Dissent. Commissioner Peirce would have approved the proposed rule change as satisfying the requirements of Exchange Act Section 6(b). In the commissioner’s view, disapproving the listing inhibits institutionalization of the bitcoin market, and institutionalization could ameliorate some of the very problems that the majority identified as reasons to deny listing. The dissent also said that the order dampens innovation by comparing the underlying market to the markets for other commodities, making the SEC "the gatekeepers of innovation." Peirce "would rather we err on the side of approving products so that investors, who are generally better judges about these things than we are, can form their own views about a particular innovation and act on those views in the market."

Peirce believes that the majority misread Section 6(b)(5) by focusing on the characteristics of the bitcoin spot market, rather than on BZX’s ability to detect and deter manipulation in the shares listed on its exchange. The proposal details how the shares would trade under an exchange rule that imposes initial and continued listing standards, as well as obligations on registered market makers. BZX would also be able to halt trading if necessary. More broadly, the commissioner states that the order, by focusing on the bitcoin spot market, gives insufficient weight to the function that self-regulatory organizations such as BZX perform under the SEC’s regulatory framework. Nothing in the record suggests that BZX is unwilling or unable to fulfill its responsibility to monitor trading and ensure the integrity of its listed products, with Commission oversight.

Even if Peirce were to focus on the underlying markets, she would allow the product to be listed. The commissioner is unpersuaded that the disapproval order’s "regulated market of significant size" test is the appropriate one, and private regulation can achieve well-functioning markets even absent government regulation. Moreover, the Gemini Exchange is regulated by the state of New York.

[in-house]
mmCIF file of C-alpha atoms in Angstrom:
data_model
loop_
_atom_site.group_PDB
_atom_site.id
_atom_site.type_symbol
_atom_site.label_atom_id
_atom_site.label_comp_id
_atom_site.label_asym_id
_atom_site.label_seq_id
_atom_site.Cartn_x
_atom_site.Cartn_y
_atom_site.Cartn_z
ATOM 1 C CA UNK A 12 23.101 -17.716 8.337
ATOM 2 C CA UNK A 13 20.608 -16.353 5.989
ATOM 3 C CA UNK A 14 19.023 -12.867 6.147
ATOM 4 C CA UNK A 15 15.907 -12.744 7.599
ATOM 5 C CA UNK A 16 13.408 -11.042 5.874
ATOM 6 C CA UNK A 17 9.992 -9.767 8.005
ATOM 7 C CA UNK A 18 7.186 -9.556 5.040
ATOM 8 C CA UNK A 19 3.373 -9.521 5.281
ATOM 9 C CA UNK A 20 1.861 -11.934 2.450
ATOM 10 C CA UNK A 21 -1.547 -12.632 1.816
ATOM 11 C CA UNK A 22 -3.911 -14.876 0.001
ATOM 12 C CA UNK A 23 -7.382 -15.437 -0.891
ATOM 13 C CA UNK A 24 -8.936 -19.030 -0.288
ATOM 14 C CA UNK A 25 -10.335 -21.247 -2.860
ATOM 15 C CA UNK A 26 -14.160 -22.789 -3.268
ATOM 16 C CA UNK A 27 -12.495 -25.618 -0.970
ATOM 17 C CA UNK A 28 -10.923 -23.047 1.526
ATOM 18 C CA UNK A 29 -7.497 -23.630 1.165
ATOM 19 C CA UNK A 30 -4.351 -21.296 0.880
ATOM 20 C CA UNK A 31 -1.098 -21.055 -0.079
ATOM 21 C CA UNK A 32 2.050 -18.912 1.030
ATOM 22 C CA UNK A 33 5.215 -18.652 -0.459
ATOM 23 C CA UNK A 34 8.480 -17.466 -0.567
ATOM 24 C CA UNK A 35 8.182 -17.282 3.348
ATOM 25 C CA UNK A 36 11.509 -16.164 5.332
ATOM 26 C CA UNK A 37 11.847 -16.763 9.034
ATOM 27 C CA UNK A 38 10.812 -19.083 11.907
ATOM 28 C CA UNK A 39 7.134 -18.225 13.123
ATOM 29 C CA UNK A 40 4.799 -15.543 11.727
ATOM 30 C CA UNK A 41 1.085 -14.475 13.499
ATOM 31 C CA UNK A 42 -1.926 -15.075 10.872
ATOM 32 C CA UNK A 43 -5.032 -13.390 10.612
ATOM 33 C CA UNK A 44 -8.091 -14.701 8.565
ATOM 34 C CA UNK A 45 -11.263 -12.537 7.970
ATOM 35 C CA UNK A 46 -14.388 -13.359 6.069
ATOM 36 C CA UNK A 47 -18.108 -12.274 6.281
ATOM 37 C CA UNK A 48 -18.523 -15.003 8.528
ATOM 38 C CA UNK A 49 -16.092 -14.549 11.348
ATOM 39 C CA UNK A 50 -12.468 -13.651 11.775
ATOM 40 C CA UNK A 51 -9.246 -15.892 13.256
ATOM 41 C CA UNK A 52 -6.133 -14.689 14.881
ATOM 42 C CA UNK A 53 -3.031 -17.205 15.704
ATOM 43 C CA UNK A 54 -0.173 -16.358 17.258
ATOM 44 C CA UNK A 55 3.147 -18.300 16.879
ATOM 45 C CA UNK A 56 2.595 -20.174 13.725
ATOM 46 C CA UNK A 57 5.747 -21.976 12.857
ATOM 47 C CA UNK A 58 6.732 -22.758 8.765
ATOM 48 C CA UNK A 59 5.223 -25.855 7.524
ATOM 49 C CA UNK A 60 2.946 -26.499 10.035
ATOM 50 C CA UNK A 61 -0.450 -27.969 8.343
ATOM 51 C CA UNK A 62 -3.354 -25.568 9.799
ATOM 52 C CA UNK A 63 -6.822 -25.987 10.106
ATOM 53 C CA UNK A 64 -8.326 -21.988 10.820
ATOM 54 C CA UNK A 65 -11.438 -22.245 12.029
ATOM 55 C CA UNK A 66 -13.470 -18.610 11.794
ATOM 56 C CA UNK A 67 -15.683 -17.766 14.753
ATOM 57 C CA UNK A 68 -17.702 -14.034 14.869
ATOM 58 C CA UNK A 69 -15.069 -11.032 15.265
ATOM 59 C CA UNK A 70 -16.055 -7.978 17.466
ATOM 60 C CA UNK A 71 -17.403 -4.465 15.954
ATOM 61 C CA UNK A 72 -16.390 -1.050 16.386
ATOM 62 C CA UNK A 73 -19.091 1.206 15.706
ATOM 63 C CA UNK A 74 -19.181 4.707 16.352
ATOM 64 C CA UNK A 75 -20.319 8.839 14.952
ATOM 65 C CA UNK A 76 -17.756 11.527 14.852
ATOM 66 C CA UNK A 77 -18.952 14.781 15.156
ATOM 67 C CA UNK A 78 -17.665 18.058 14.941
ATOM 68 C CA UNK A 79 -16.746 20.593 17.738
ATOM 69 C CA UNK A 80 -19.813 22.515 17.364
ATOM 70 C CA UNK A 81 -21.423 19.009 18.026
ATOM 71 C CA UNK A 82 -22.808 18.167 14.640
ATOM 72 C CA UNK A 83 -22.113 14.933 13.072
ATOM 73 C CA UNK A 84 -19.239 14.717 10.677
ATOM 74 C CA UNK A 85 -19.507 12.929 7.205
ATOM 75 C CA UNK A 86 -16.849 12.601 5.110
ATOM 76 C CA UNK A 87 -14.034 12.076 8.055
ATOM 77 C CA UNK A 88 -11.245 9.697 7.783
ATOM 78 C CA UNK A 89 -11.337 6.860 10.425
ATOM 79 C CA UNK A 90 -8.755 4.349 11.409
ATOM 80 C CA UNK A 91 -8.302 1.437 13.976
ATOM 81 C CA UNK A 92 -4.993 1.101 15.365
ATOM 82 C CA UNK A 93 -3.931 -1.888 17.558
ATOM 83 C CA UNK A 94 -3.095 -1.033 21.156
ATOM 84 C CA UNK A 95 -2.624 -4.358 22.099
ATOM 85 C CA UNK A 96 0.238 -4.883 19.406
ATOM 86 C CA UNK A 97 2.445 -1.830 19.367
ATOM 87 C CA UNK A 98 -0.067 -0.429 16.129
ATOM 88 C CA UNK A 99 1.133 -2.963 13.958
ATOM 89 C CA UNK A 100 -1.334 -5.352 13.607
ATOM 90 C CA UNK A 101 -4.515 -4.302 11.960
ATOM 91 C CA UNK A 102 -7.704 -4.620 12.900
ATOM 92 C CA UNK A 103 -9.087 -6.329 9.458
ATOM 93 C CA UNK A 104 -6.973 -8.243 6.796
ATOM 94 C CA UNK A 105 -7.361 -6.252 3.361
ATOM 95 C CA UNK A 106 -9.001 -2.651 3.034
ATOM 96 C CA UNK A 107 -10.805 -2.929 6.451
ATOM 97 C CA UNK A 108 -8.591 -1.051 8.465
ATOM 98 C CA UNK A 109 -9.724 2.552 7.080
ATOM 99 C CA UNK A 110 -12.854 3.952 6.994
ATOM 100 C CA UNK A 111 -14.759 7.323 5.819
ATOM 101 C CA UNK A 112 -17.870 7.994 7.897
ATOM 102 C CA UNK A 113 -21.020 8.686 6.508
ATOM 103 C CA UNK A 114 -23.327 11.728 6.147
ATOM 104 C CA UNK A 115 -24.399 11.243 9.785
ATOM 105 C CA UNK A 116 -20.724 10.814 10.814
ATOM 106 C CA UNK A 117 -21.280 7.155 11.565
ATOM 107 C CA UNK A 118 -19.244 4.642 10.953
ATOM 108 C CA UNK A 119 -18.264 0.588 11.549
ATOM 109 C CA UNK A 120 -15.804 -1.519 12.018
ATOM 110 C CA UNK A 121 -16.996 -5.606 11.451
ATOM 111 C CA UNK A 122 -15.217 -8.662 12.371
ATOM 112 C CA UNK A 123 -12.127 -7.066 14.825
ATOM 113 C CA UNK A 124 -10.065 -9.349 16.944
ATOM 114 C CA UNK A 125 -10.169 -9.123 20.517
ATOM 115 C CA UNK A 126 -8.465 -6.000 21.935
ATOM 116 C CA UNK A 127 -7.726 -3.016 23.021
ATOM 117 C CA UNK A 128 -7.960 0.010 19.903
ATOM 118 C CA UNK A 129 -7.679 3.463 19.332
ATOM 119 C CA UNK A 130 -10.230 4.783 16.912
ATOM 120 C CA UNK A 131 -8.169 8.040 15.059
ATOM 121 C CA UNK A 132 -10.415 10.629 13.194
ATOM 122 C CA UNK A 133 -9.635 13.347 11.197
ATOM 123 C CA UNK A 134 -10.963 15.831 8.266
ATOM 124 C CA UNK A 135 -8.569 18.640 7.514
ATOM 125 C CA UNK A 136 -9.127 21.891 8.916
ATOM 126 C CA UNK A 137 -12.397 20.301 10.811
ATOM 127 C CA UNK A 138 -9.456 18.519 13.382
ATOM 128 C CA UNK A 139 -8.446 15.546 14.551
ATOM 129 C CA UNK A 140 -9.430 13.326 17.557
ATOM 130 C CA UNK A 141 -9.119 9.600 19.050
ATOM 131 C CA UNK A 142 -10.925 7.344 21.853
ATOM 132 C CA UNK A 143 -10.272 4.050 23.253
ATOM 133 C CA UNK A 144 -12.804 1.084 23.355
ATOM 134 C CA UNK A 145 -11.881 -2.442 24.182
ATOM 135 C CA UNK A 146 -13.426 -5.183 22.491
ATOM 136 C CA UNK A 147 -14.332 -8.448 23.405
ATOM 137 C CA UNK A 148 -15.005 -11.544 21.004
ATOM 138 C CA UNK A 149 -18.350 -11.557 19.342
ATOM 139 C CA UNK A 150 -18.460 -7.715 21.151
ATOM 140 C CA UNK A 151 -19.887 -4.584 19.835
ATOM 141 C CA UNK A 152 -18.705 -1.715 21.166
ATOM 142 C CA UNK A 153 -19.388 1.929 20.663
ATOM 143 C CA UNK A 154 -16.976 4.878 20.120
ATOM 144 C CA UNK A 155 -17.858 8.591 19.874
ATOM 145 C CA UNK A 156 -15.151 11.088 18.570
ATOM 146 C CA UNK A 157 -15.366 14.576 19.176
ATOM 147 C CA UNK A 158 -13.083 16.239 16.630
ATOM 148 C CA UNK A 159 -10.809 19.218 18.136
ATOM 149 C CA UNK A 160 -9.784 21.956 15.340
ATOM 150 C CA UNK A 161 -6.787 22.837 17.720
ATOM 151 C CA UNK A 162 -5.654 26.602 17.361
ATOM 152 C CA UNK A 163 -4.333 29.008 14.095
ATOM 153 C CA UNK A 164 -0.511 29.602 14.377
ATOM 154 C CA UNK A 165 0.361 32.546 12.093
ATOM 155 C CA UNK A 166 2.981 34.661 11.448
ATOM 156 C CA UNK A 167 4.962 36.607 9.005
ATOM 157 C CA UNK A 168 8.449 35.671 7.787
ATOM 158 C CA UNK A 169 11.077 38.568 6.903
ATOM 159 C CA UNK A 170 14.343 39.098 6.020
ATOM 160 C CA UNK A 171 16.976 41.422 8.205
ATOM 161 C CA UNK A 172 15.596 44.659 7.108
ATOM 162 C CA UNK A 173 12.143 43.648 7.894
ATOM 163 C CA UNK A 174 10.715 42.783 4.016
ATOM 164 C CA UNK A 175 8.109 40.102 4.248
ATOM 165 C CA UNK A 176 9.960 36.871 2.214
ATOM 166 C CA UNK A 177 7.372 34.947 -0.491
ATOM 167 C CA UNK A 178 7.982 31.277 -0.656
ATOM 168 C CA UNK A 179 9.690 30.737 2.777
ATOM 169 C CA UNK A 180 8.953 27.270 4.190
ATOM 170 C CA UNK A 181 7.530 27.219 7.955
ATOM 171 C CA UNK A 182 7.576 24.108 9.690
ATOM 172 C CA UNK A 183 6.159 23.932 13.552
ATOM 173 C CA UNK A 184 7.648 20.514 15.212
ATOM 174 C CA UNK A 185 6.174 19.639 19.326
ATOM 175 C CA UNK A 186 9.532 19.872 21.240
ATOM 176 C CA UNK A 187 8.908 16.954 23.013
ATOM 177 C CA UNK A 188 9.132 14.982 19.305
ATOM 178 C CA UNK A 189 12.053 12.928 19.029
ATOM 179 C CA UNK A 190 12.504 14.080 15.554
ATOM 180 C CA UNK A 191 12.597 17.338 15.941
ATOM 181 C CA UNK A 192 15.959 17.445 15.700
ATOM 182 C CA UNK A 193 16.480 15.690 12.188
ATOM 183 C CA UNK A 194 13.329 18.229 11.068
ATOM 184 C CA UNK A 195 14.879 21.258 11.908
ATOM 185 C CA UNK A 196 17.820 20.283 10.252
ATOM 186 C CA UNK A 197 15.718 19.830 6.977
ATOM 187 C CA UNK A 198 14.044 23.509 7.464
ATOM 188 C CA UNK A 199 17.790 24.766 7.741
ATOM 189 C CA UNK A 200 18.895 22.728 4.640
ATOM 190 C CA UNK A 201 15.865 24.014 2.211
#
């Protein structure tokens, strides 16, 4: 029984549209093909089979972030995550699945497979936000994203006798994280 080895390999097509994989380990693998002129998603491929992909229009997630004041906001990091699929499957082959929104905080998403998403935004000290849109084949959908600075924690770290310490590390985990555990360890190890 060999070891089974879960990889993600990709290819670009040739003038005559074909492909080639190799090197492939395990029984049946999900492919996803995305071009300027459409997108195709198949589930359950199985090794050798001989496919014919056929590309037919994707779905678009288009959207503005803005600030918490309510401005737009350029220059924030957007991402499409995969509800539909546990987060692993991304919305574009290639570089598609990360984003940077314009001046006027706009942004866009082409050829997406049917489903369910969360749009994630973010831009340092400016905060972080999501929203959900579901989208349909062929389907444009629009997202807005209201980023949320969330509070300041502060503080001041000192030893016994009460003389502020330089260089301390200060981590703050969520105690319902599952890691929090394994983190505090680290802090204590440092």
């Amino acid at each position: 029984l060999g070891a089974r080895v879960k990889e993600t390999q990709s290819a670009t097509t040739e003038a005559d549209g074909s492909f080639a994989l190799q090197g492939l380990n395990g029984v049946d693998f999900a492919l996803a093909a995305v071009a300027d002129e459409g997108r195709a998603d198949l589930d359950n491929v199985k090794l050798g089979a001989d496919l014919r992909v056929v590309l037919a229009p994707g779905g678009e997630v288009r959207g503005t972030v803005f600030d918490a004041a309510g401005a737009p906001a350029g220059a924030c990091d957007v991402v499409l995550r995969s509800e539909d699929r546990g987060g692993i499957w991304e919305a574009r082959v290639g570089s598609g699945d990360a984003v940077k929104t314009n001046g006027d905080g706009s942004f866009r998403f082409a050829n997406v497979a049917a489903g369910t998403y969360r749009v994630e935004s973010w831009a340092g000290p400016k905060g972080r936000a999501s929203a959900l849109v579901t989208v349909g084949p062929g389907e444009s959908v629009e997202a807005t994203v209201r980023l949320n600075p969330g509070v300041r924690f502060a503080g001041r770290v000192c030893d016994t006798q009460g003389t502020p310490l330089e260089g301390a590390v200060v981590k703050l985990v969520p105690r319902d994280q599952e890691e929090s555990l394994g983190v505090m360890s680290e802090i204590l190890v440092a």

Peirce also argues that the disapproval order inhibits institutionalization of bitcoin products. The order "suggests that approval for bitcoin ETPs will come only when bitcoin spot and derivatives markets have matured substantially, yet, at the same time, contributes to further delay in their maturation." This undermines investor protection by relegating bitcoin investors to the spot market, denying them the opportunity to access bitcoin through an exchange-listed avenue.

Finally, the order dampens innovation by suggesting that a novel financial product based on a novel technology, that trades on a non-traditional market, cannot be the basis of an ETP. Peirce expressed concern that by withholding approval because the underlying market insufficiently resembles the markets for other commodities, the SEC sets itself up as the gatekeeper of innovation, a role for which it is ill-equipped. Rather than considering the unique opportunity presented by bitcoin’s innovative characteristics—electronic trading, geographic neutrality, fungibility—the order derives its legal and regulatory approach from prior approval orders for commodities with very different characteristics.

Companies: Bats BZX Exchange, Inc.; Winklevoss Bitcoin Trust; Gemini Trust Company LLC; Digital Asset Services LLC

MainStory: TopStory Blockchain Derivatives ExchangesMarketRegulation FraudManipulation InvestmentCompanies